A leading Democratic congressman has issued a memo to the party’s leadership, encouraging them to drive the effort for federal marijuana reform in 2019.
In the memo released last week, Rep. Earl Blumenauer (D-OR), a long supporter of cannabis legalization, outlined a step-by-step process for how the 116th Congress can end federal prohibition before the end of next year, provided the Democrats take control of the House.
After noting that polling shows that support for the legalization of marijuana among American voters is at an all-time high, Blumenauer urged his party’s leadership to immediately move on federal legislation following the midterms.
“Congress is out of step with the American people and the states on cannabis,” Blumenauer writes. “We have an opportunity to correct course if Democrats win big in November. There’s no question: cannabis prohibition will end. Democrats should lead the way.”
During the 115th Congress, House Republican leaders have blocked floor votes on dozens of cannabis amendments. According to Marijuana Moment, not a single marijuana measure has advanced to a vote before the full body over the past two years.
Blumenauer’s “Blueprint to Legalize Marijuana”
In what he calls a “Blueprint to Legalize Marijuana,” Blumenauer provides a relatively detailed timeline of how a Democratic Majority House could “achieve these desperately-needed [cannabis] reforms” next year.
Between January and March 2019, Blumenauer calls for House committee hearings. He provides nine examples of hearings that should be scheduled, including a House Judiciary Committee hearing on descheduling marijuana, a House Veterans Affairs Committee hearing on expanding medical cannabis access to veterans, and a House Energy and Commerce hearing on marijuana research.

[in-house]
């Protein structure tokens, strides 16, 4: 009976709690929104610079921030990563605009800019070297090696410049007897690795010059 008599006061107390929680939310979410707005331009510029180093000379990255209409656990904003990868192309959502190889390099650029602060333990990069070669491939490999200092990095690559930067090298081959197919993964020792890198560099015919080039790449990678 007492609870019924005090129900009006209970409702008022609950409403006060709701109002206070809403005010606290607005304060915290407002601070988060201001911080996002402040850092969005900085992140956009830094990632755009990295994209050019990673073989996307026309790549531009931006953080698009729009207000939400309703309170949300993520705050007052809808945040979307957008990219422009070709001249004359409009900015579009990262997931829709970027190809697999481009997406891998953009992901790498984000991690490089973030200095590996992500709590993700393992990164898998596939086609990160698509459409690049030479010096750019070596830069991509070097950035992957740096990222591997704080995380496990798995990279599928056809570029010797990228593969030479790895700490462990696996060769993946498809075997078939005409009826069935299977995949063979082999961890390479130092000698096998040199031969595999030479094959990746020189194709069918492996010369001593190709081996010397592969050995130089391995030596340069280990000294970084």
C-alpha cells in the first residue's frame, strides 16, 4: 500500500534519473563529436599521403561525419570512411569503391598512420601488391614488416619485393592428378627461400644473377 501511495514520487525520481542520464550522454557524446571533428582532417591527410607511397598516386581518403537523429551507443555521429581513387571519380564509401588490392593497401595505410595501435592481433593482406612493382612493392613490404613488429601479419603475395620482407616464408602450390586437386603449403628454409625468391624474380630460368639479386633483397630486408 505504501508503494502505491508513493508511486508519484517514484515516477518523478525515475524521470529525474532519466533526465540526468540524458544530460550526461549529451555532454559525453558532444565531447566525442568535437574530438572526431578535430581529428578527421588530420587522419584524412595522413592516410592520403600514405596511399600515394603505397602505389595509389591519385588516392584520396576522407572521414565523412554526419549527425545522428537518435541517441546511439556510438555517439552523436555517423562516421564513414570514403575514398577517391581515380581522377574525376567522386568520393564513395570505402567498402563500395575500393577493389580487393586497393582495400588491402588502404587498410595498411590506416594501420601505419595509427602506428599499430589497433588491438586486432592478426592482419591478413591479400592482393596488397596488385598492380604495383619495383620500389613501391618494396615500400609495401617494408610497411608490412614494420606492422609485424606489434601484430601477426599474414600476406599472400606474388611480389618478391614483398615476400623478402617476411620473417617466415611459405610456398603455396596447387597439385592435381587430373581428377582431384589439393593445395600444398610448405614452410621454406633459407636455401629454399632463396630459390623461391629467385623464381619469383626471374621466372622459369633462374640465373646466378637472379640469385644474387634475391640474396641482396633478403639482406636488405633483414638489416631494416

“Almost every standing House committee has jurisdiction over some aspect of marijuana policy,” the Oregon congressman writes in the memo. “Within the first six months of the new Congress, these committees should hold hearings, bring in experts, and discuss potential policy fixes.”
Between April and June 2019, Blumenauer says that committees should begin crafting bills in their jurisdiction to “narrow the marijuana policy gap” between federal and state cannabis laws.
By August 2019, the House would pass a package of marijuana reform bills, which would lead the way for a “full descheduling bill” that the Democrats would work with allies in the Senate between September and the end of the year to get approved by Congress.
Donald Trump has suggested he would support reform that allows states to make their own cannabis policies.
By the end of 2019, Blumenauer envisions, “Marijuana will be legal at the federal level, and states allowed to responsibly regulate its use. The federal government will not interfere with states efforts to responsibly regulate marijuana use within their borders.”
“This movement is cresting,” Blumenauer concludes. “Over the last decade, I’ve worked to build understanding and consensus on the need for reform. We’ve organized a bipartisan coalition in Congress to support our efforts. The public is demanding action.”
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